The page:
The scope of powers exercised by a judicial authority appointing an arbitrator under Section 11 of the Arbitration and Conciliation Act, 1996 (Act) has constantly been changing shape. Prior to the Arbitration and Conciliation (Amendment) Act, 2015 (2015 Amendment), since the text of the section itself did not provide much clarity as to the issues that may be examined in allowing or rejecting an application under Section 11, the law in this regard had evolved only through case laws.
A seven-judge constitution bench of the Supreme Court in SBP & Co. v. Patel Engineering Ltd.,1 had defined the scope of power exercised under Section 11 as follows:
- determining whether there is a valid arbitration agreement between the parties;
- determining whether the party which has made the request under Section 11, is a party to the arbitration agreement; and
- whether the party making the motion had approached the appropriate High Court.
Further, it was held that all threshold issues with respect to jurisdiction, the existence of the agreement, whether the claim was a dead one; a timebarred claim sought to be resurrected; or whether the parties had concluded the transaction by recording satisfaction of their mutual rights and obligations, and received the final payment without objection, under Section 11, at the pre-reference stage would be examined by a court while deciding an application seeking appointment of an arbitrator under Section 11.
In allowing the court appointing an arbitrator to decide threshold issues pertaining to jurisdiction, this interpretation by the Supreme Court undermined the effect and importance of the kompetenz-kompetenz principle encapsulated in Section 16 of the Act. Therefore, the law commission in its 246th report had recommended that the scope of judicial intervention under Section 11 must be statutorily restricted to an examination as to the existence of the arbitration agreement alone.2 This recommendation was duly incorporated by insertion of Section 11(6A), by way of the 2015 Amendment.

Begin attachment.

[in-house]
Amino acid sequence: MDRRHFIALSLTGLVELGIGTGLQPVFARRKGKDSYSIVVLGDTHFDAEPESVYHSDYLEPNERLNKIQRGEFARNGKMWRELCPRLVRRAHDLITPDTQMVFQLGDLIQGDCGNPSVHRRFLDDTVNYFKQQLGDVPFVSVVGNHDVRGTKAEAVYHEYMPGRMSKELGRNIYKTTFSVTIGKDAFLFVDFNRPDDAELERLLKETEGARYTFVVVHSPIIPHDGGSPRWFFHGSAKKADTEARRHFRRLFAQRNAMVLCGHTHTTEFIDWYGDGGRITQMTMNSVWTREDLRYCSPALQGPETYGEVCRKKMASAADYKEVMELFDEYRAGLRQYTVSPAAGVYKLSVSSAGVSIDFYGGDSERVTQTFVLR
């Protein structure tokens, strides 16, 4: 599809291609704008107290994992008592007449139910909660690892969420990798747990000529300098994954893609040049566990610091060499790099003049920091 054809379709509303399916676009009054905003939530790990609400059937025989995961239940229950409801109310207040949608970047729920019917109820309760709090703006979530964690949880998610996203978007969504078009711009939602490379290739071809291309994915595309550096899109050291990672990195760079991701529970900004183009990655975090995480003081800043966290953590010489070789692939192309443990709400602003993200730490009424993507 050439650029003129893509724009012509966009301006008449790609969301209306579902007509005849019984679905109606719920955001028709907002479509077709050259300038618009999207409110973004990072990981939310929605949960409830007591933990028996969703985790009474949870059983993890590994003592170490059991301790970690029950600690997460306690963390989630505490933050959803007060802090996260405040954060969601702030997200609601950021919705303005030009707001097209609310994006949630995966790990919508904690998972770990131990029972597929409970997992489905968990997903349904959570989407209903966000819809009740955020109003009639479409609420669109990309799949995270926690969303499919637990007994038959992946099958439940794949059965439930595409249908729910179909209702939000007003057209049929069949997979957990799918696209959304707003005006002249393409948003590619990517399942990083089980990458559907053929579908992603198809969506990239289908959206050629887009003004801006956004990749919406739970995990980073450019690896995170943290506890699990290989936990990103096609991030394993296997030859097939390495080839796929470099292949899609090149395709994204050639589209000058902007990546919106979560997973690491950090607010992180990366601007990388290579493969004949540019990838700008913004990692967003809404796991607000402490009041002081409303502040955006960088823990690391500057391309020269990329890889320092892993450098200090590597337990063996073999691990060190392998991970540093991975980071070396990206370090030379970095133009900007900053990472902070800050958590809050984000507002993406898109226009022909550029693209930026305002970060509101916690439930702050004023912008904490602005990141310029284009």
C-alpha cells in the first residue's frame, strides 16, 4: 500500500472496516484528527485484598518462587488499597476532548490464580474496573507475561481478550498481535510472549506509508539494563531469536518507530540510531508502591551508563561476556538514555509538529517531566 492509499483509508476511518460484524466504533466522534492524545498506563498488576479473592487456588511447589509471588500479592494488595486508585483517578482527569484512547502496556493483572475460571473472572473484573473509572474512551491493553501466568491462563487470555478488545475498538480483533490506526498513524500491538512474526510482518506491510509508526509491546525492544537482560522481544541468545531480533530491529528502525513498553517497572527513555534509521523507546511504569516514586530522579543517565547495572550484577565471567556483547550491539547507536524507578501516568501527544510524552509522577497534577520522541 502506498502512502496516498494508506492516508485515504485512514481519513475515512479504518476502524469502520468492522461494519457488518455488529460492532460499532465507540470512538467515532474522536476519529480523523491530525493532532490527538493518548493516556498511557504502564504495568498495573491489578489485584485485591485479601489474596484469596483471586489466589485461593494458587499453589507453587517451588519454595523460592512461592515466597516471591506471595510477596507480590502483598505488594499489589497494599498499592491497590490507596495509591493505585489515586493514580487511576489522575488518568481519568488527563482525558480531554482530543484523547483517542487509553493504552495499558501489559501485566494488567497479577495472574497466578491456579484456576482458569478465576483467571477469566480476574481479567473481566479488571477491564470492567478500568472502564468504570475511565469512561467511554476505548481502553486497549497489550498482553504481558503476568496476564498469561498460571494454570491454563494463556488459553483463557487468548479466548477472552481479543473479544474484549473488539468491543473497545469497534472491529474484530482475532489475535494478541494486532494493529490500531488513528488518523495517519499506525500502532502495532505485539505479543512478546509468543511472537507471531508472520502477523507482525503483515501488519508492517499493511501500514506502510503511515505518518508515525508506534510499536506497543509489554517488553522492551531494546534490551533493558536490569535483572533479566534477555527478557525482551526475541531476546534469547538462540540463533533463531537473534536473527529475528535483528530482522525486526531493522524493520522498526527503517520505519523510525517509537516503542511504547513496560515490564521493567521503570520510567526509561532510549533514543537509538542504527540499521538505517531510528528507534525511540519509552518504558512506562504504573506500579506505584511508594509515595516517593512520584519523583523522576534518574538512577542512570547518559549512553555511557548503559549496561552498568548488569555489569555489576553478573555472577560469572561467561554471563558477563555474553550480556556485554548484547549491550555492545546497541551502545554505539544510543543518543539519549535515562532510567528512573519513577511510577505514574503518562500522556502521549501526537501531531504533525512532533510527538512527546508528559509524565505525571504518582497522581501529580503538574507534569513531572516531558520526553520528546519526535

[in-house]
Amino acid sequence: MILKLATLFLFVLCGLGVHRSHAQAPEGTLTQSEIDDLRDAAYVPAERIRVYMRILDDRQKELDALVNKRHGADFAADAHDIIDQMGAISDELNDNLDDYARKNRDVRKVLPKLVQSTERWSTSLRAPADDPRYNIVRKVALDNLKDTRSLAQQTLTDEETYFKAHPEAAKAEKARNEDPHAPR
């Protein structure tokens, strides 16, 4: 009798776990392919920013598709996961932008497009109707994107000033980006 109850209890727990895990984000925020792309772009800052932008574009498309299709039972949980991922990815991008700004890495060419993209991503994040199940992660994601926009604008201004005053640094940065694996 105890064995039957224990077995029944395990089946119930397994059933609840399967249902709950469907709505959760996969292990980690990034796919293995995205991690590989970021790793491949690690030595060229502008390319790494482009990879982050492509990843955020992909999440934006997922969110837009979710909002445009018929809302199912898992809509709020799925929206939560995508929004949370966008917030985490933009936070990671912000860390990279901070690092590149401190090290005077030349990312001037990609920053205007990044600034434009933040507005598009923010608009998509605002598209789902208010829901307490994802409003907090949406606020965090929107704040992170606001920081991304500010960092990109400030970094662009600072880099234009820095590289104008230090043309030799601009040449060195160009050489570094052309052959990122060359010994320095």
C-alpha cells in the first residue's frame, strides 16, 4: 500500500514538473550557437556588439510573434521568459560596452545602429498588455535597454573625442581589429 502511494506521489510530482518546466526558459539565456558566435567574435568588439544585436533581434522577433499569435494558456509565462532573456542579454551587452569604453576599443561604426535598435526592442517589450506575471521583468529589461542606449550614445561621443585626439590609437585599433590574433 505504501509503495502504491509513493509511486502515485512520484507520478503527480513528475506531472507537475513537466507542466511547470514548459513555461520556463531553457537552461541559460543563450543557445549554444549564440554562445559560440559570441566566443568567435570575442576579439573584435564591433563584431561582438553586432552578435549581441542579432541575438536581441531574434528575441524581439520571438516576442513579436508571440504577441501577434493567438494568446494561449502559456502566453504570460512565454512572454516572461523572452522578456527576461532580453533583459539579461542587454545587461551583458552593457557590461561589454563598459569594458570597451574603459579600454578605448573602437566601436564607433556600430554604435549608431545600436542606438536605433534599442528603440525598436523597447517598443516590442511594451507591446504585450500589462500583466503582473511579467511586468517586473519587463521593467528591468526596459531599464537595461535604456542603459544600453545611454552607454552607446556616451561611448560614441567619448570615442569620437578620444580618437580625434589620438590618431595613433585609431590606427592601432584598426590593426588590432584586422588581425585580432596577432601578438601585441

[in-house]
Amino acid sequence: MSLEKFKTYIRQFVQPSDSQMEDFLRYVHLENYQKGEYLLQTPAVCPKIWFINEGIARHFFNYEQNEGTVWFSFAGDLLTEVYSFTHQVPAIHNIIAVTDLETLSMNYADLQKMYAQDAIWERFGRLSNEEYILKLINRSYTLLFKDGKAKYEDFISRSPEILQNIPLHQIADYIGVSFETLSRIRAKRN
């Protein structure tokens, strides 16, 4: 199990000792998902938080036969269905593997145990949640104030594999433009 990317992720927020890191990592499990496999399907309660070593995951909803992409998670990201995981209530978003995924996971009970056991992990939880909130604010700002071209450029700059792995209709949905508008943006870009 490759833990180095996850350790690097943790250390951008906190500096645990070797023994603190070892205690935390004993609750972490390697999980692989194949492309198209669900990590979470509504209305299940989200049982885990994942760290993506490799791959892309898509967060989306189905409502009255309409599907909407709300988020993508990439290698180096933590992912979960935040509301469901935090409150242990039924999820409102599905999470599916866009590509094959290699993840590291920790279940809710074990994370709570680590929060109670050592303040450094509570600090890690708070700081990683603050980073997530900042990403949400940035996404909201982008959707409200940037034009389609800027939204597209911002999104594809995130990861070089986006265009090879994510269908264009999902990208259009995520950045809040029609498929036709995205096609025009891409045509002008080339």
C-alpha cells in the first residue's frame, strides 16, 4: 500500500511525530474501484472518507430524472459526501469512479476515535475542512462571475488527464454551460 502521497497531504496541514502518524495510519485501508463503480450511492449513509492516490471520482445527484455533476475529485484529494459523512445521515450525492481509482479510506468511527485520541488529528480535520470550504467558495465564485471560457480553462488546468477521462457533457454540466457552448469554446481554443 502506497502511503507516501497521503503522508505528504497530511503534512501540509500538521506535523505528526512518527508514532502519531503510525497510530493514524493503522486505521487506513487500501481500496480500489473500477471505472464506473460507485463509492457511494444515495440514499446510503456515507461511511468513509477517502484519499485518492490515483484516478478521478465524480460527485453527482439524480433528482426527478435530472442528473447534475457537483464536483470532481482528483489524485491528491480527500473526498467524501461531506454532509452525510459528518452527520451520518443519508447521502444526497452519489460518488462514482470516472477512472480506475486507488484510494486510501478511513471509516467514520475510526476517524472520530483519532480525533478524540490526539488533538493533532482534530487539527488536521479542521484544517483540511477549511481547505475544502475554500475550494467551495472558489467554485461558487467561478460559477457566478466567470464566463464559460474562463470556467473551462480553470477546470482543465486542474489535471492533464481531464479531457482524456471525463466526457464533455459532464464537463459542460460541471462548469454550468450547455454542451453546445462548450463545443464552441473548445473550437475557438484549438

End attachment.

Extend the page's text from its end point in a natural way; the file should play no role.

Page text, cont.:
The doctrine of kompetenz-kompetenz indicates that an arbitral tribunal is empowered and has the competence to rule on its own jurisdiction, including determining all jurisdictional issues, and the existence or validity of an arbitration agreement. The underlying object of this doctrine is to minimize judicial intervention in order to ensure that the arbitral process is not thwarted at the very threshold, merely because a preliminary objection is raised by one of the parties.
Section 11(6A), while overcoming the effect of all preceding judgments to the contrary, effectively clarifies that a court shall restrict itself to the examination of existence of arbitration agreement alone, in deciding an application under Section 11 of the Act. The issue of jurisdiction must therefore be left entirely for determination by the arbitral tribunal. This amended provision, as well as the kompetenz-kompetenz principle were subsequently upheld in Duro Felguera S.A. v. Gangavaram Port Ltd.3